“Great,” said Margie and Lloyd nodded in agreement. Margie and Lloyd both noticed that she took the picture and the envelope from Seagrass Island with her when she went to her bedroom. They looked at each other and nodded slightly.

Later that evening, they took a table near the window at the Chez Mexican restaurant. Bess knew that her parents would be satisfied with nothing less. They had to always have the best view of whatever establishment they were in so they could monitor what was going on. Having her parents here was going to make her plans more complicated but she also knew that they suspected she was up to something. That meant that there wasn’t anything she could do to throw them off the scent until she proved to them that everything was fine. She had learned that lesson well in her teenage years. The children of detectives always make the best criminals. She smiled to herself at her own joke.

After a very nice meal in which her parents joked far more about her childhood memories than she would have liked, Bess waved at a friend across the room. She did not look at all surprised to see Seth Logan but her parents were. He was the same lanky blond from the photograph with their daughter that they had spotted in her apartment earlier.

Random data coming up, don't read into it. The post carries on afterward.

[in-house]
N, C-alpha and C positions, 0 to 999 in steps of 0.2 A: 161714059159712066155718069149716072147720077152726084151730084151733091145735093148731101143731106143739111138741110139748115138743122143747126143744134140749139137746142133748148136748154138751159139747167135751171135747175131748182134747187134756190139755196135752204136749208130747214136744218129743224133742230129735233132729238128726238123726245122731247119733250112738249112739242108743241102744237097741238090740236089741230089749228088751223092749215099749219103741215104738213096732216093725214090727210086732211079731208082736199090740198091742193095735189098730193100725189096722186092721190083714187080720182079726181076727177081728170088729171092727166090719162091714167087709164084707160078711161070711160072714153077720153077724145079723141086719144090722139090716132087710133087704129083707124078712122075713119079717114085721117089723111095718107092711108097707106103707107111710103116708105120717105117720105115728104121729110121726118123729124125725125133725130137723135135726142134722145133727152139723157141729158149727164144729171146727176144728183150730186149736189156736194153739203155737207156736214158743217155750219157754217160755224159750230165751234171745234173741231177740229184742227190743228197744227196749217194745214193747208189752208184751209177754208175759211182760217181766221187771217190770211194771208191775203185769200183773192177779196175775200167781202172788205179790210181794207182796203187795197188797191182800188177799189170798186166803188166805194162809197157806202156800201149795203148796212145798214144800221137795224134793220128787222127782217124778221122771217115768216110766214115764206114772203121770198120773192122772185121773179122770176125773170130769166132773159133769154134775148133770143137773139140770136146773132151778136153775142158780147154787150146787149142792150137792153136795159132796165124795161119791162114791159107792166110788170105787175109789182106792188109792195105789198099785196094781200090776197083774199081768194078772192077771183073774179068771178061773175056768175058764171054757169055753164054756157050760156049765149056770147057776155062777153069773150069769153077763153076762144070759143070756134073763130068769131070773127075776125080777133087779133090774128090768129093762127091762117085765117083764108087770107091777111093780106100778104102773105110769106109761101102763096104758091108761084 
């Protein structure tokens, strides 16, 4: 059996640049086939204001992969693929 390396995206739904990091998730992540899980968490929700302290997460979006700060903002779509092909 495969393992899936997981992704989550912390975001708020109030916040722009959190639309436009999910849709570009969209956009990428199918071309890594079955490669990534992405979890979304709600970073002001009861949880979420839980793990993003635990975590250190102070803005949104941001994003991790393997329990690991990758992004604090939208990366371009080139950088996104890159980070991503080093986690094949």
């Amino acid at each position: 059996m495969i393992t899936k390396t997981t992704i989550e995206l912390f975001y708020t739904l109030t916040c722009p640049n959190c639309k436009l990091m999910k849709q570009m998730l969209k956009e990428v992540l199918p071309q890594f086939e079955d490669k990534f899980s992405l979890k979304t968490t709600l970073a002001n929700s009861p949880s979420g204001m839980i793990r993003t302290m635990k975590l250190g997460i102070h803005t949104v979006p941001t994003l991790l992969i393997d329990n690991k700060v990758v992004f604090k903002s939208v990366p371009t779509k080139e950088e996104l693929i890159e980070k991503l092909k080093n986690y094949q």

Bess touched Seth’s shoulder in a familiar way and said, “Mom, Dad, I would like for you to meet a very good friend of mine, Seth Logan.”

Seth shook hands with them both. “So nice to meet you,” he said, with a warm smile. “Bess has told me so much about her detective parents. I’m sure I will see you around the island soon. I just haven’t been out and about much lately.”

“Seagrass Island?” Margie asked.

“Oh yes, I’ve lived there all my life. Well, most of it, anyway,” Seth said. “I’m a bit hurt that Bess didn’t mention meeting me at the Arts Center during the summer.” He made a fake pout towards her and she waved him off. “Well, I have to run! Hope to see you again when you visit the island, Bess!”

As he left Margie noticed that the group of people he was with included a young woman with very, very red hair. “Do you know his friends, dear?” asked Margie pointing to them.

“No, not at all, Mom.”

“Not the young woman with the red hair either?” she asked again.

“No, why all the questions?” Bess asked with a bit more nervousness in her voice than Margie thought was normal.

“Just curious,” Margie said, with a reassuring smile.

The rest of their visit was pleasant and uneventful. After only two short nights with their daughter, Margie and Lloyd packed up their stuff and headed back home to Seagrass Island. They were excited to go home but dreading what they might find after the storm had blown through. The news on the car radio droned on about the number of people who had lost their homes and the amount of damage to local businesses, mostly from flooding. The radio announcer said that they were lucky and that it wasn’t nearly as bad as it could have been. Margie reached over and squeezed Lloyd’s hand and shared a mutual look of thankfulness that everyone they knew was safe from harm.

To be continued…